From embodying key character traits and themes from the book into the wardrobe of the leading cast – “It was something you could boast about, it made our life seem dull and home-made, like the patches on our clothes,” Charlie fantasies in the book about that other world, the ordinary world, his father had forbidden them to enter – that evoke the simple living and breaking of the status quo, centered around style choices of recyclable, re-used and sustainable clothing, of the Fox family, to embracing the rich colours and design of Mexican culture and subtly incorporating them into the development of the characters, costume designer Justine Seymour was responsible for the art that conceals art. Especially in a film that requires dressing down rather than dressing up, costume design is the thing that often goes unnoticed. And so it should. Because everything is part of the alchemy of film-making – creating a world and the characters that inhabit it. But there are some people who simply rise above whatever you put on them, or you make the choice of using a Hawaiian shirt as a beautiful tribute to Harrison Ford’s Allie Fox in the original film and costume designer Gary Jones while remaining truthful first and foremost to your own character. And that is what makes dressing a film all the more fascinating.

Right after the series aired, I talked to Justine Seymour about her design process, her style references and this new world the entire team have created in The Mosquito Coast.
 

Justin Theroux and Melissa George in “The Mosquito Coast”, 2021 | Apple TV+

 

How challenging was it to work on The Mosquito Coast given the legacy of the book and of the 1986 feature film?

The book and original film compared to Neil Cross’s TV show are very different. Our show is a prequel to the original story. I, of course, watched the film again, I read the book, and did quite a bit of research into alternative living ideas. I wanted to get a good base understanding of how the Fox family were living. Once I had read Neil Cross’s script, I started my design process. I always embrace a challenge and this one was a fun adventure!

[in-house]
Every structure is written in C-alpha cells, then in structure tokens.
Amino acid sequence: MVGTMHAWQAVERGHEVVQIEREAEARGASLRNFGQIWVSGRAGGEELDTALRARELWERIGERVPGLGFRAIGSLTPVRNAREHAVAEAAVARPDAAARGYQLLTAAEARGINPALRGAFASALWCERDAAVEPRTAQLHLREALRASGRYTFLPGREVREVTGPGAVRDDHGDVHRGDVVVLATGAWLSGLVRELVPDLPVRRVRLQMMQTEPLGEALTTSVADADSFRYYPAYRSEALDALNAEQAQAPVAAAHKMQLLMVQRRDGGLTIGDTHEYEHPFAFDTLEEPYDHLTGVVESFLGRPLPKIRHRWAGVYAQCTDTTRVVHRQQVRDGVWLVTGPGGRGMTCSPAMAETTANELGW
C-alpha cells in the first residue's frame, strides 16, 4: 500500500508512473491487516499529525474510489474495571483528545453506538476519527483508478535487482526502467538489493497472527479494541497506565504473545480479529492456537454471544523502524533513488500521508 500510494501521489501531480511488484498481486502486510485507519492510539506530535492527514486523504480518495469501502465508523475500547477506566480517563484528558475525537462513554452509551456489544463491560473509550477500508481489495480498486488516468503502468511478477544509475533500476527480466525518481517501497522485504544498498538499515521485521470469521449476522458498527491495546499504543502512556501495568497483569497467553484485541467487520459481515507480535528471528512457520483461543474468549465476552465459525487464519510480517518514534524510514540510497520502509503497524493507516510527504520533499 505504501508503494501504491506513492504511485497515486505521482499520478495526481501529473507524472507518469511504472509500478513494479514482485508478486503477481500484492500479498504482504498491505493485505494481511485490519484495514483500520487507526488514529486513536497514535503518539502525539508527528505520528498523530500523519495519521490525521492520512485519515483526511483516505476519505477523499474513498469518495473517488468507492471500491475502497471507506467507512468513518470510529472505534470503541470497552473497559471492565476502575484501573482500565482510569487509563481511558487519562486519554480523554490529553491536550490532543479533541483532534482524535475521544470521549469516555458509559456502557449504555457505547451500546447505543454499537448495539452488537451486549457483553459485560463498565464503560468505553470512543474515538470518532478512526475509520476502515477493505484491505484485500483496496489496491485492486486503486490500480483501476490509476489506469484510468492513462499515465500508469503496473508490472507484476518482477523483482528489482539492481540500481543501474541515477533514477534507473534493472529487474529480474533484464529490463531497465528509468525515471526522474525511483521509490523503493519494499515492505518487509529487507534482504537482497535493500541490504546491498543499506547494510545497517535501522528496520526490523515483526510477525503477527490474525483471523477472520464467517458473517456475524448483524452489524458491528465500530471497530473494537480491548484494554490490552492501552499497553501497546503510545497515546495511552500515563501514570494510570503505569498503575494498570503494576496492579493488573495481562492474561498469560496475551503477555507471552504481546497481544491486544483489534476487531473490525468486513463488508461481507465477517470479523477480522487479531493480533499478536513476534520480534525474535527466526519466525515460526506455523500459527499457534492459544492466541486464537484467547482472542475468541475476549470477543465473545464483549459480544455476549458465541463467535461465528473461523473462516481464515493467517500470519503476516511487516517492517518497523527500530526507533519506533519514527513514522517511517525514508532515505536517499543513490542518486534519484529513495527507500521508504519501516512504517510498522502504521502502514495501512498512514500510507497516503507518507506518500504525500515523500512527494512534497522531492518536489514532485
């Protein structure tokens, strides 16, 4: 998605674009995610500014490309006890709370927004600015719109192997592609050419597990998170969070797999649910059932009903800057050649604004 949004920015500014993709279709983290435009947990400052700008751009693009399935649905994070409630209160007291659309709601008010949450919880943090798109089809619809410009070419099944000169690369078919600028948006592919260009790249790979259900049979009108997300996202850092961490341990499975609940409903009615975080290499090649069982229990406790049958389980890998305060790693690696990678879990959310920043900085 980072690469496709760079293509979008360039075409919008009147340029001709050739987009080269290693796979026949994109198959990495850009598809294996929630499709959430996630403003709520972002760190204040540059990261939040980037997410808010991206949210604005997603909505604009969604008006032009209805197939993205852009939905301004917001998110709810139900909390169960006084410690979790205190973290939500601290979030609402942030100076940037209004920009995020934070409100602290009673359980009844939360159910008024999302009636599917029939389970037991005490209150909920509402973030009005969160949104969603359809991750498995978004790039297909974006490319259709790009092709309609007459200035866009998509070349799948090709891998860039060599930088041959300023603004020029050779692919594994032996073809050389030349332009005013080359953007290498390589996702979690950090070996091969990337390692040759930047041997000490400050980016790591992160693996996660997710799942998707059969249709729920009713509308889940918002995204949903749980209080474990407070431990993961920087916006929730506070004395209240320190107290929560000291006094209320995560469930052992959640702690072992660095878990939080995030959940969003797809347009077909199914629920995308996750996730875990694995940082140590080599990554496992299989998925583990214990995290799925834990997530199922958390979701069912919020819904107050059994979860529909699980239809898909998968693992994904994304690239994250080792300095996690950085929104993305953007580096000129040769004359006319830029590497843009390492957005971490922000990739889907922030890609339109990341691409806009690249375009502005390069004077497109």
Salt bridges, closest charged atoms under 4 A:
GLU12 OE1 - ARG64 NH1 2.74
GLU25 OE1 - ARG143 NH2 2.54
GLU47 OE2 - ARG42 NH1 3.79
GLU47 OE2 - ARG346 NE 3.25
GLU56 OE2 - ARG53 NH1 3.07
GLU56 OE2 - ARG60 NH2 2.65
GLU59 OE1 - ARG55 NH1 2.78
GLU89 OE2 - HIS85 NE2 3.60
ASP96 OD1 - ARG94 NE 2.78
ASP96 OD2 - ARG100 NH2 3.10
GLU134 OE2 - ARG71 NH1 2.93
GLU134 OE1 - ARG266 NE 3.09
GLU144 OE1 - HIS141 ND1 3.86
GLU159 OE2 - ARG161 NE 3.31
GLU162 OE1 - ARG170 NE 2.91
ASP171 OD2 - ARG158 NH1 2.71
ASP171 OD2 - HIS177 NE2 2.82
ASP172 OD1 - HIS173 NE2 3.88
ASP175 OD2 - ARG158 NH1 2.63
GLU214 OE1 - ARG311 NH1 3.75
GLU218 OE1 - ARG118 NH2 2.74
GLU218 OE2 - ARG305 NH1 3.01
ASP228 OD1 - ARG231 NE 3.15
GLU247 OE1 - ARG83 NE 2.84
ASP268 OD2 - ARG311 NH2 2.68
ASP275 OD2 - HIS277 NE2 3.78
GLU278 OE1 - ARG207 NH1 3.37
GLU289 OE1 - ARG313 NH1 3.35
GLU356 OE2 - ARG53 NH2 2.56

Where do you start and where do you look for inspiration? What were your references for the wardrobes?

We contemporised the world in this show, so it would have political relevance to today’s issues with waste and the environmental issues we are facing. But I did start with the original material from the 1980s, with Paul Theroux’s book and the issues Allie Fox was obsessed with back in the 1980s.

I also watched all of Justin Theroux’s previous work and looked at about a million images of him online to see how his physicality worked with clothing. I did the same research for Melissa George, in addition to a lot of research into migrant workers, refugees trekking across the desert, and families that go on adventures across the country.